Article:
American labor Unions, ranchers, farmer, and Canadian labor unions have all joined forces in the recent days to protest the KXL pipeline that is projected to stretch from Alberta to Houston. This Pipeline wouldn’t be an addition to the already massive pipeline but a new pipe that would make a straight shot through America’s heartland all the way to Houston and the refineries in the south. The construction of the pipeline would create thousands of jobs but once the pipe was built only about twenty jobs would remain in order to maintain the pipeline.
Bitumen sands are thick deposits of oil mixed with sand and clay that sit near the surface at different locations around the world including Eastern Utah, Venezuela, and the north woods of Alberta Canada. These sands cannot be pumped out of the ground like a crude oil deposit but must instead be mined off the surface or blasted from deep reserves using steam to create pressure in order to force causing irreparable damage to the surrounding environment. “Bitumen is virtually solid at room temperature — to move it through a pipeline producers must dilute[sic] it with light, highly volatile natural gas liquids. The thick, abrasive mixture called diluted bitumen, is then pumped through pipelines at high pressure generating enough friction to reach temperature of 150 degrees Fahrenheit.” (Anthony Swift)
Trans-Canada has been waiting for a final decision from the Obama Administration. Obama has approved the building of a pipe from Houston to Cushing but has not released an official statement on the expansion through the northern states. (See Image) For four and a half years Obama has not released a conclusive statement about his decision on building the new pipeline through the United States. Trans-Canada has already started construction of the pipe near Houston and has been encouraging states to purchase land from its current owners in order to acquire land to put the pipe through. Trans-Canada would save money by pumping the oil directly into the United States and is still confident the pipeline will be approved even though the pressure from both sides of the argument are huge.”The ‘sleeper’ argument on Obama’s desk is that TransCanada, having already invested big money in the U.S., can invoke Chapter 11 of the NAFTA trade agreement and sue the U.S government for big damages if its permit is denied.” States Ralph Nader in his recent article Perils of the Keystone XL Pipeline Confront Obama.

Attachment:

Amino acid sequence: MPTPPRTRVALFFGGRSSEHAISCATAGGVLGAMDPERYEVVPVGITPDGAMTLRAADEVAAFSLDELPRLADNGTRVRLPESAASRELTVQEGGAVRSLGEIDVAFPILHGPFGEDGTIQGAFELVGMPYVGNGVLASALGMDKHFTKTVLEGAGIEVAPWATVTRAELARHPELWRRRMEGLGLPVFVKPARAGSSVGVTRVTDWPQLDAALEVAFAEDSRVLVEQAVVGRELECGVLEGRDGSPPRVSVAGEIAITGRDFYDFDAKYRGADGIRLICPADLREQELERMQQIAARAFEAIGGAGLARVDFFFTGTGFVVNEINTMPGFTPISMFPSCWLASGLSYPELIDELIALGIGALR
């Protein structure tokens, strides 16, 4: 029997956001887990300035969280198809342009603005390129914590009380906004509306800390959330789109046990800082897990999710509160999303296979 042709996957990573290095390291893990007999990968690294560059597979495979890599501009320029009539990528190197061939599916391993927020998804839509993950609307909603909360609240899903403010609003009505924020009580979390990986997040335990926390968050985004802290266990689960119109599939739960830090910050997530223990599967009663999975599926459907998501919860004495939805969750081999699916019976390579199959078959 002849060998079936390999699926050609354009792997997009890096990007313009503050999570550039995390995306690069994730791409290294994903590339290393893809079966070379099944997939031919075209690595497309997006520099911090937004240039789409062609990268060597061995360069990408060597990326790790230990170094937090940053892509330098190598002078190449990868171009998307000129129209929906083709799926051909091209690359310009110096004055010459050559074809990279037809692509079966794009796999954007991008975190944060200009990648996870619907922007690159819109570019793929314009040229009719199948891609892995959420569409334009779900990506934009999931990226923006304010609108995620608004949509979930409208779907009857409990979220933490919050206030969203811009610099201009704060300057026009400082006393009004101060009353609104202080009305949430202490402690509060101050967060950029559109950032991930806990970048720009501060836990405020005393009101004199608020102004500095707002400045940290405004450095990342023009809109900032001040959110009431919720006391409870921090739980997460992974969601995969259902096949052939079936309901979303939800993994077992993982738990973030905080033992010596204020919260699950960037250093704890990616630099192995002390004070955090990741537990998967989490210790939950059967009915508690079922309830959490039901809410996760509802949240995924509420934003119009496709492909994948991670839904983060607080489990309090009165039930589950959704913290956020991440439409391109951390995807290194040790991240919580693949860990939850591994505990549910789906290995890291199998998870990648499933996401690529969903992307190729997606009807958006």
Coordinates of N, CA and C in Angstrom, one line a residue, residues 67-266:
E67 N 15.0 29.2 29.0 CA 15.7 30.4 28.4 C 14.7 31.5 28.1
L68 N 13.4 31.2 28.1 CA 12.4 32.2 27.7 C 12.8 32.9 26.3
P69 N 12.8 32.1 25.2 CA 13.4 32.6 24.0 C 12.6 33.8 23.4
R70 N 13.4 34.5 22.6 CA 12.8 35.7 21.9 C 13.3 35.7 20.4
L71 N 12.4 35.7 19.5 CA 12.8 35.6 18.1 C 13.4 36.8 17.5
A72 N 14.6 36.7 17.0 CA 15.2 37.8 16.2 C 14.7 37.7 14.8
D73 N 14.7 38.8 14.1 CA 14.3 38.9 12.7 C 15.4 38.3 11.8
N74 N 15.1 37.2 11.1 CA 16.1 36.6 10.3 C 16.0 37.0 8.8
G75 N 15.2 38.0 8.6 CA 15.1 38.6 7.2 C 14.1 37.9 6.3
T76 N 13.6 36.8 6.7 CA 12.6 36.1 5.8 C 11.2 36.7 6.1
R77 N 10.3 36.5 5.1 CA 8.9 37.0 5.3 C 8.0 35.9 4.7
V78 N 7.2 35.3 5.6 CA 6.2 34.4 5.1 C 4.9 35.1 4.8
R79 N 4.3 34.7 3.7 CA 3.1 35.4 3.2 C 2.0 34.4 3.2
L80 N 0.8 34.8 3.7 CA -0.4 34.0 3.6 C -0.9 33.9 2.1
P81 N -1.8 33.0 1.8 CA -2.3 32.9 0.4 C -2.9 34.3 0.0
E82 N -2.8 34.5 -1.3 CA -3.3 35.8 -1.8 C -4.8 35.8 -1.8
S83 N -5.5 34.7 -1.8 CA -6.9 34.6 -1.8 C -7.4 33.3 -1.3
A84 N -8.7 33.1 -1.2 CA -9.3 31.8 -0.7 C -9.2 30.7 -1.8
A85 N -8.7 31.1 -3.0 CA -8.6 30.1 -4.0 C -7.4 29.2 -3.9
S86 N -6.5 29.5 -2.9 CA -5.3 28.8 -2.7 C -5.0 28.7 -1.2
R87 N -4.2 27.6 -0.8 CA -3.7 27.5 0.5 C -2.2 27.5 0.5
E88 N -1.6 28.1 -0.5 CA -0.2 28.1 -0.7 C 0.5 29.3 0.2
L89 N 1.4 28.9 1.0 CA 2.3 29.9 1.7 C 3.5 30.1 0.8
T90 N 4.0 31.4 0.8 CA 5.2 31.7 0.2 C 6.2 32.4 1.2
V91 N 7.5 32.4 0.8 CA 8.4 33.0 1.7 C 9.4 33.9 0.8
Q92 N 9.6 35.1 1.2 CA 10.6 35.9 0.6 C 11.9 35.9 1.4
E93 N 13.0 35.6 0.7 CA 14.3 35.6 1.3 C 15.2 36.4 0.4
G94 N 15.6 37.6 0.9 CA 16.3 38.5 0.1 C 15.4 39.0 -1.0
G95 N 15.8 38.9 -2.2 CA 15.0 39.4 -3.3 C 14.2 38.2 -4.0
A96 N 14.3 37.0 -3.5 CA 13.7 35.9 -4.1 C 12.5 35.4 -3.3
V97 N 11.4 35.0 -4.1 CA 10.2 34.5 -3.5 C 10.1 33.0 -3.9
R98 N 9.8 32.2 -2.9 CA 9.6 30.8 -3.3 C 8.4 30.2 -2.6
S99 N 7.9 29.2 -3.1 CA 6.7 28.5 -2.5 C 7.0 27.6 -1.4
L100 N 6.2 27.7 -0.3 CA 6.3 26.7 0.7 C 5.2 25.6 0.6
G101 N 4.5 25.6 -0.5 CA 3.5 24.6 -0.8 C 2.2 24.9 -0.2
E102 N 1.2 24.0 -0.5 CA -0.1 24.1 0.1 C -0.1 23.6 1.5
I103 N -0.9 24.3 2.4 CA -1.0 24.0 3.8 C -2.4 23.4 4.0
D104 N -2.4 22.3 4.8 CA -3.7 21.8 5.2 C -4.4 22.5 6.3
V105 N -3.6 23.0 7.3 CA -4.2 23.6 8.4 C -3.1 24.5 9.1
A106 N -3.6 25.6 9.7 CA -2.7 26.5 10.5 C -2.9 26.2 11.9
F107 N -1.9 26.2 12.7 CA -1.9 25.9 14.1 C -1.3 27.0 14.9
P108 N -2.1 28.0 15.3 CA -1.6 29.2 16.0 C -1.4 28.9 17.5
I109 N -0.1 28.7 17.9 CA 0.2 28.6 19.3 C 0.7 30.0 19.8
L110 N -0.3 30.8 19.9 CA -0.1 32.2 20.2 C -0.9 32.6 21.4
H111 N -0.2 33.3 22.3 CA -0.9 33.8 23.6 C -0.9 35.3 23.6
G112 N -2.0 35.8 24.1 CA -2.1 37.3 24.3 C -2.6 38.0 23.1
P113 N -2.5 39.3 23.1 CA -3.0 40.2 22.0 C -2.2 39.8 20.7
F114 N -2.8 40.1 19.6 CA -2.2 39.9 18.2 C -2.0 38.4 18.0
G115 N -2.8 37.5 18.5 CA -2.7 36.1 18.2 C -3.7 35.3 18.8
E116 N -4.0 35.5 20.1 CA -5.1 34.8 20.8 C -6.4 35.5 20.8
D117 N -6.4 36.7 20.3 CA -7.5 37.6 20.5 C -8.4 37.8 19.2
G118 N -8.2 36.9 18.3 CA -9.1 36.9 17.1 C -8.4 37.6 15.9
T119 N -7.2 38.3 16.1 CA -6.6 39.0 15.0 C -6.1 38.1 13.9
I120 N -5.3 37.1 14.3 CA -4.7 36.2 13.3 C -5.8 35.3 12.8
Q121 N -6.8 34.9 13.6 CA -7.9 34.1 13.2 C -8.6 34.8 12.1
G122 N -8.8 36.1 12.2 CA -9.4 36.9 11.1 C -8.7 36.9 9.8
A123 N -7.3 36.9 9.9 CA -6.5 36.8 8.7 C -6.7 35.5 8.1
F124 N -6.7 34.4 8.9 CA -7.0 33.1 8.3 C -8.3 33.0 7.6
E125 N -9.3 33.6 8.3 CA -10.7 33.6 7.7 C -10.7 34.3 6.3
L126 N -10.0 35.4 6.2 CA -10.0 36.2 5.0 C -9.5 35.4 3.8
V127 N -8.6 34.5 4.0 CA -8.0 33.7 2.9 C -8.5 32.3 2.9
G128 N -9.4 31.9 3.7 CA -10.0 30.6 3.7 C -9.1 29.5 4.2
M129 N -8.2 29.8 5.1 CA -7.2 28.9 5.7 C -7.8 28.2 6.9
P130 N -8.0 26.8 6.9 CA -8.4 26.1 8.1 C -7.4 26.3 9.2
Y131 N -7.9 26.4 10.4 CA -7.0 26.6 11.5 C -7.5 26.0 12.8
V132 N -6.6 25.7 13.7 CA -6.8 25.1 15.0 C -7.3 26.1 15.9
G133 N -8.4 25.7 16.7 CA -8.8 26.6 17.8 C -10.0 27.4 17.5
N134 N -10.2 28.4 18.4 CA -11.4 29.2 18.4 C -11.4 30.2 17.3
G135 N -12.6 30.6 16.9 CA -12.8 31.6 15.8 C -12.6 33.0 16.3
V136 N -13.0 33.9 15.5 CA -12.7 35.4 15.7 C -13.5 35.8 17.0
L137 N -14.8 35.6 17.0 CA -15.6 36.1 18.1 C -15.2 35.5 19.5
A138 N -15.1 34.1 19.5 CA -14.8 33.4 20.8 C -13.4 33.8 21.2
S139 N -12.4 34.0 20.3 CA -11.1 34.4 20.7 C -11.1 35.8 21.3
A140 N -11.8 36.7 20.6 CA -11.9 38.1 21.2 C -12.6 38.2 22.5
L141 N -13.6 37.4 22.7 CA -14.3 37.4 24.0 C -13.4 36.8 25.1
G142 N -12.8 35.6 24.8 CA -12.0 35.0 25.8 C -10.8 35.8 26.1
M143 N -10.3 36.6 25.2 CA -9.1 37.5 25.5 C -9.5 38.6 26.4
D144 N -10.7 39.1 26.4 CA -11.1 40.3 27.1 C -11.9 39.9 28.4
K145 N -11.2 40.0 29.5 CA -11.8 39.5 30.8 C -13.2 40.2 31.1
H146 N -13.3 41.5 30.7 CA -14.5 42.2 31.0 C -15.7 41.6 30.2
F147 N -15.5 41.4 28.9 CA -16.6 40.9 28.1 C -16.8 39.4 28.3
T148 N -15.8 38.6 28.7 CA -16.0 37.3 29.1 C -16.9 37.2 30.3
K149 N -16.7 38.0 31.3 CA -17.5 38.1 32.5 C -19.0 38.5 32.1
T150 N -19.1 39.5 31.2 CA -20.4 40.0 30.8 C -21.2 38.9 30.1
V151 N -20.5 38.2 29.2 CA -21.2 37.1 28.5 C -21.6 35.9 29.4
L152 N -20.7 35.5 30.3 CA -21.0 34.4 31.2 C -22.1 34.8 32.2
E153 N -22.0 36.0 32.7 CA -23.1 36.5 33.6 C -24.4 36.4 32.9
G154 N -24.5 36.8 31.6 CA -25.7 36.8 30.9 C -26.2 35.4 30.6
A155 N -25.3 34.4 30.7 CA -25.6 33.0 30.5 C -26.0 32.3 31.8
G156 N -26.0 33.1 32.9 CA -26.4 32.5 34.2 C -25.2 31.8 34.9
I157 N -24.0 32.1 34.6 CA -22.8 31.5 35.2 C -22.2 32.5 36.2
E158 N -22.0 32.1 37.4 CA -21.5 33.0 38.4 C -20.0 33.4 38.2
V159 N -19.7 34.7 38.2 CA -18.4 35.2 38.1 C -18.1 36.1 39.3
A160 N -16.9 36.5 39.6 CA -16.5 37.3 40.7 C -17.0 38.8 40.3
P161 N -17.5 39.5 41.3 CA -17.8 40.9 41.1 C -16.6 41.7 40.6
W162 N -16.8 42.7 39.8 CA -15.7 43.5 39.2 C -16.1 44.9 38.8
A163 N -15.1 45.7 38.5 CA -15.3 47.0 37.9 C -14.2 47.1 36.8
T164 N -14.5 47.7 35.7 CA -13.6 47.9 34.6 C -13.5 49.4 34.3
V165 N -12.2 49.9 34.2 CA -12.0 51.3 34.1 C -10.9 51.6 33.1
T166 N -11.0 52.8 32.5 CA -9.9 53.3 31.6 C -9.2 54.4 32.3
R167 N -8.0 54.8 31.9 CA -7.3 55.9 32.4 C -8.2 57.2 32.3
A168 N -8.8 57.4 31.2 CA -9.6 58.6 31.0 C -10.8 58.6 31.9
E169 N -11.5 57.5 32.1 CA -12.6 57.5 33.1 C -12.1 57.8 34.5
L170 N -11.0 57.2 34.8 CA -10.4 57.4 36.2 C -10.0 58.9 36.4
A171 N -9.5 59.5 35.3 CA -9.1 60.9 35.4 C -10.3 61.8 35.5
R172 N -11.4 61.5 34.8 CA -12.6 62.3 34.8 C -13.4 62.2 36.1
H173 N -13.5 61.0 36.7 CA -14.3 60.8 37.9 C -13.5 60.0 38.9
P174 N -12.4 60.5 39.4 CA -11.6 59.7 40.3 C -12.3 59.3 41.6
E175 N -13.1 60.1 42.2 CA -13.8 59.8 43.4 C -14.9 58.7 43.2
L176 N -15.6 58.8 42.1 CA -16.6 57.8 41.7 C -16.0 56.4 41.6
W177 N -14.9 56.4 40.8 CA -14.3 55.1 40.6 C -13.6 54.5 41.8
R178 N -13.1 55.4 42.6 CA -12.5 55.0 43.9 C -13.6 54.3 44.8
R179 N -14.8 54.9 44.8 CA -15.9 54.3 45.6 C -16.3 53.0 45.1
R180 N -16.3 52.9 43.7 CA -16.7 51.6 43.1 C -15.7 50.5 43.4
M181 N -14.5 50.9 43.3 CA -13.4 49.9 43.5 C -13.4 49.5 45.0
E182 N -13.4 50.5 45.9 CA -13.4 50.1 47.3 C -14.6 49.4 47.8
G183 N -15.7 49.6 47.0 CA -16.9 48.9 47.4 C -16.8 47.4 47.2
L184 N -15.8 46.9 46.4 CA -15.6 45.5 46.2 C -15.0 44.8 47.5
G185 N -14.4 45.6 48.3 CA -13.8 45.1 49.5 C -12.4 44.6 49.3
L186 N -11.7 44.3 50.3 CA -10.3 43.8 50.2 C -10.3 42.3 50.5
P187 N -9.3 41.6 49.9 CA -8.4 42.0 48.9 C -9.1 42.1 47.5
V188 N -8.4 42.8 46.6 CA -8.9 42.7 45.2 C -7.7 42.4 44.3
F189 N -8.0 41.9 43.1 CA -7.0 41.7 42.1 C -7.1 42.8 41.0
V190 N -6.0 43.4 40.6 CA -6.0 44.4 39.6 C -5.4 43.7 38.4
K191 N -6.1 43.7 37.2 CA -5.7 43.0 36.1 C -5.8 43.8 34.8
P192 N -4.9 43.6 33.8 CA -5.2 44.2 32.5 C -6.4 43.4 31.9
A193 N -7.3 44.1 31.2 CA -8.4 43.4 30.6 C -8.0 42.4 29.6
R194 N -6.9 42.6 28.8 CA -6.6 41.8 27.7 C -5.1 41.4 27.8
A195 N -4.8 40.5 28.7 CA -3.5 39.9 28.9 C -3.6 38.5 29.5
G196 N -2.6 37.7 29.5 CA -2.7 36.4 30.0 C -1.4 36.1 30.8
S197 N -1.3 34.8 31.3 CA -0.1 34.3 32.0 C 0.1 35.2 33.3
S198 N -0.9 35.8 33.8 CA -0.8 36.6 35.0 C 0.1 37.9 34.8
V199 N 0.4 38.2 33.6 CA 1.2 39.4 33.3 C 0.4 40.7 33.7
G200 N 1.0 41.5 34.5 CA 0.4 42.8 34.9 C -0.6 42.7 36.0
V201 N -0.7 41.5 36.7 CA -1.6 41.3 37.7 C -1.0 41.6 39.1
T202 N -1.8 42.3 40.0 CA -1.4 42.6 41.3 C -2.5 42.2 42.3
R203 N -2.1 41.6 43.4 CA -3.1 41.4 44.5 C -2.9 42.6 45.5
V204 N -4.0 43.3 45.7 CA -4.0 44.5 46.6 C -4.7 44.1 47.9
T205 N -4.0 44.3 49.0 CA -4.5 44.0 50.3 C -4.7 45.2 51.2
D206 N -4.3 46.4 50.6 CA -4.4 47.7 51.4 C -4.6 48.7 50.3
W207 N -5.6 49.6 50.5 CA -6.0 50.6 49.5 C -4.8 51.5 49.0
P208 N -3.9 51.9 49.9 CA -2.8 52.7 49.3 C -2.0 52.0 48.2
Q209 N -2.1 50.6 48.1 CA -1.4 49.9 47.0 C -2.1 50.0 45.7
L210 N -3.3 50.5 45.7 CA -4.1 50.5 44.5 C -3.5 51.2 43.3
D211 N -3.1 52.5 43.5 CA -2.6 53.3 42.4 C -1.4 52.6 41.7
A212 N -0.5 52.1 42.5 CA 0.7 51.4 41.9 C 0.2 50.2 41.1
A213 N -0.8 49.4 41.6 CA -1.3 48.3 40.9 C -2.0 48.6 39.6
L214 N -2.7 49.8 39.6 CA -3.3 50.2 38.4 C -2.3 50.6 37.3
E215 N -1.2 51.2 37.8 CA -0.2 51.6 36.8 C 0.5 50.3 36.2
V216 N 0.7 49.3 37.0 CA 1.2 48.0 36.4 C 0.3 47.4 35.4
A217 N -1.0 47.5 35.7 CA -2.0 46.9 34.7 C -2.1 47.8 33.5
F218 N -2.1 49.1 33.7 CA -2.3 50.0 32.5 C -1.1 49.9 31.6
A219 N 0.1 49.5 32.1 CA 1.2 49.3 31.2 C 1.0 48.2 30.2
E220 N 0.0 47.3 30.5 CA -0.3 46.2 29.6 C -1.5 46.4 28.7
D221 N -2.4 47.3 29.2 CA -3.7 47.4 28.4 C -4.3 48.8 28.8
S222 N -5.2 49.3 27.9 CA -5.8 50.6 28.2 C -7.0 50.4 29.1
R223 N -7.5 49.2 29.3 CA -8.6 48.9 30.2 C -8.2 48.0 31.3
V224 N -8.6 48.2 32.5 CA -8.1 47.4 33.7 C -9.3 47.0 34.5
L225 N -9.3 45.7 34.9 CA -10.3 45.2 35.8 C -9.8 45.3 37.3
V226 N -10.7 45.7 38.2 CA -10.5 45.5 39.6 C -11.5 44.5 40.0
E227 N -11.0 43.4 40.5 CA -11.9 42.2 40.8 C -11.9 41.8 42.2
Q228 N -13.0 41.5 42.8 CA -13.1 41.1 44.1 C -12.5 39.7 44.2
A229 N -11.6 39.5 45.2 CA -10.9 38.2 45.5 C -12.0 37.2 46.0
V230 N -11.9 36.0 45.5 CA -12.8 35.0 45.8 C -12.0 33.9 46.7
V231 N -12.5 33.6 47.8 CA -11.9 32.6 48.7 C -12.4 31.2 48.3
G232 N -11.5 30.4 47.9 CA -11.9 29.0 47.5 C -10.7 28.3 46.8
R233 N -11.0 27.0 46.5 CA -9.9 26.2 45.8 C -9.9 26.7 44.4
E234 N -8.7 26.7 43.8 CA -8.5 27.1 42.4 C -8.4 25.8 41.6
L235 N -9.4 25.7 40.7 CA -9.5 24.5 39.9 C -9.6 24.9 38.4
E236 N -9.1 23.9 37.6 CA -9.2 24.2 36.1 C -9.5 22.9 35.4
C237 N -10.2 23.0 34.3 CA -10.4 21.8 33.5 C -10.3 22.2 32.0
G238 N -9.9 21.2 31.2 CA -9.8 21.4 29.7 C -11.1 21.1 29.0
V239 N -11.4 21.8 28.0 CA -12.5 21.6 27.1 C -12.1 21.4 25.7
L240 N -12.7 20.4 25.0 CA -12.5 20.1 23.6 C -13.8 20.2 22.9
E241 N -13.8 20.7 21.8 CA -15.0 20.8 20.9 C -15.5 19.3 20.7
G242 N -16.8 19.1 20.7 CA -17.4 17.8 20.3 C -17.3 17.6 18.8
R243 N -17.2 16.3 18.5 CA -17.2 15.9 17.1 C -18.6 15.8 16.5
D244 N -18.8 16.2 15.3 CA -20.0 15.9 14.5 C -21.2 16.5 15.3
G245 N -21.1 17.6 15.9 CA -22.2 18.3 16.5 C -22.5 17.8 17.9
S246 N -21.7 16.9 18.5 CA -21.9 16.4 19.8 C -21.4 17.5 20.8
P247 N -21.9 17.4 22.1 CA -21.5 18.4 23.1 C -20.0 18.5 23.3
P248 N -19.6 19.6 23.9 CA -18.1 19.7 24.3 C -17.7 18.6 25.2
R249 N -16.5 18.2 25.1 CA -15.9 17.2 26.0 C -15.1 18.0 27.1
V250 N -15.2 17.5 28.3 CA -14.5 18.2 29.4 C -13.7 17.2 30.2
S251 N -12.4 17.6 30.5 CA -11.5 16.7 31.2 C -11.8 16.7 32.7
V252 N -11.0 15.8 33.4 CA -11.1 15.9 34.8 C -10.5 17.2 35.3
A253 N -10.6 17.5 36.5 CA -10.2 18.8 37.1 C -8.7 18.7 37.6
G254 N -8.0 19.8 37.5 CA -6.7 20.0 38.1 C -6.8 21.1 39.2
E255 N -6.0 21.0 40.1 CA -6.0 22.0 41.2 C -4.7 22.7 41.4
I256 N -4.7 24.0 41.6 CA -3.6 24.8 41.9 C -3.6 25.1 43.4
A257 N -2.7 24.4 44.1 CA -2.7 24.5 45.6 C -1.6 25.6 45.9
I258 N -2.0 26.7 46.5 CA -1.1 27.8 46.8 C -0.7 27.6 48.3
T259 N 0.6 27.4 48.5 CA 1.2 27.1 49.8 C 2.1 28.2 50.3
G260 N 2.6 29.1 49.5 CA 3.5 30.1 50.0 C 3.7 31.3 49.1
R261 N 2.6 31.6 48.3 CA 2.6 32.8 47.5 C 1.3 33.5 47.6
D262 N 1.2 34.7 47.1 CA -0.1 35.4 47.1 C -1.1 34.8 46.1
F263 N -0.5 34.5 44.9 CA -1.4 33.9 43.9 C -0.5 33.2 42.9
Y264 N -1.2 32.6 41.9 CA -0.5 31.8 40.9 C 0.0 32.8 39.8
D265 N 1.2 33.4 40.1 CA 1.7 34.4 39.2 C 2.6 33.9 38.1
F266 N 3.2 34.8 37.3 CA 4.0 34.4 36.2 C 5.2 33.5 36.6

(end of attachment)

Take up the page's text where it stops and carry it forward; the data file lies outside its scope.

(Image courtesy of the NDRC)
Protesters want a clean environment, and tar sands are one of the most harmful types of fossil fuel to mine and refine. Tar sand spills are deadly, hard to clean up, and extremely expensive. According to Kari Lydersen in her article written for onearth covering the spill in Marshall Michigan she states that “When that combination, known as DilBit, spilled out of the ruptured pipeline, the benzene and other chemicals in the mixture went airborne, forcing mandatory evacuations of surrounding homes (many of which were later bought by Enbridge because their owners couldn’t safely return), while the thick, heavy bitumen sank into the water column and coated the river and lake bottom, mixing with sediment and suffocating bottom-dwelling plants, animals, and micro-organisms.”
According to Alberta Energy in 2011 Alberta exported 1.3 million barrels per day of crude oil to the United States or about 14% of America’s total oil consumption for the entire year. This decrease in dependence on overseas oil has been a step in the right direction for most Americans. Tar sands being used in the United States is not anything new, but living in a nation that has been making such a heavy push for the use of clean renewable energy it seems like a step in the wrong direction. Protesters are protesting the harmful effects of mining, refining, and spillage that bitumen has on the environment. They are calling for Transcanada, Enbridge, and the United States to take responsibility and make sure the tar sands are not negatively harming the environment. Bitumen will continue to be a major oil source in the world at large, however, hopefully the pipelines will not. Oil can be transported by rail, truck, or ships easily enough eliminating the risk of more deadly, destructive spills.
Featured image thanks to Discovery News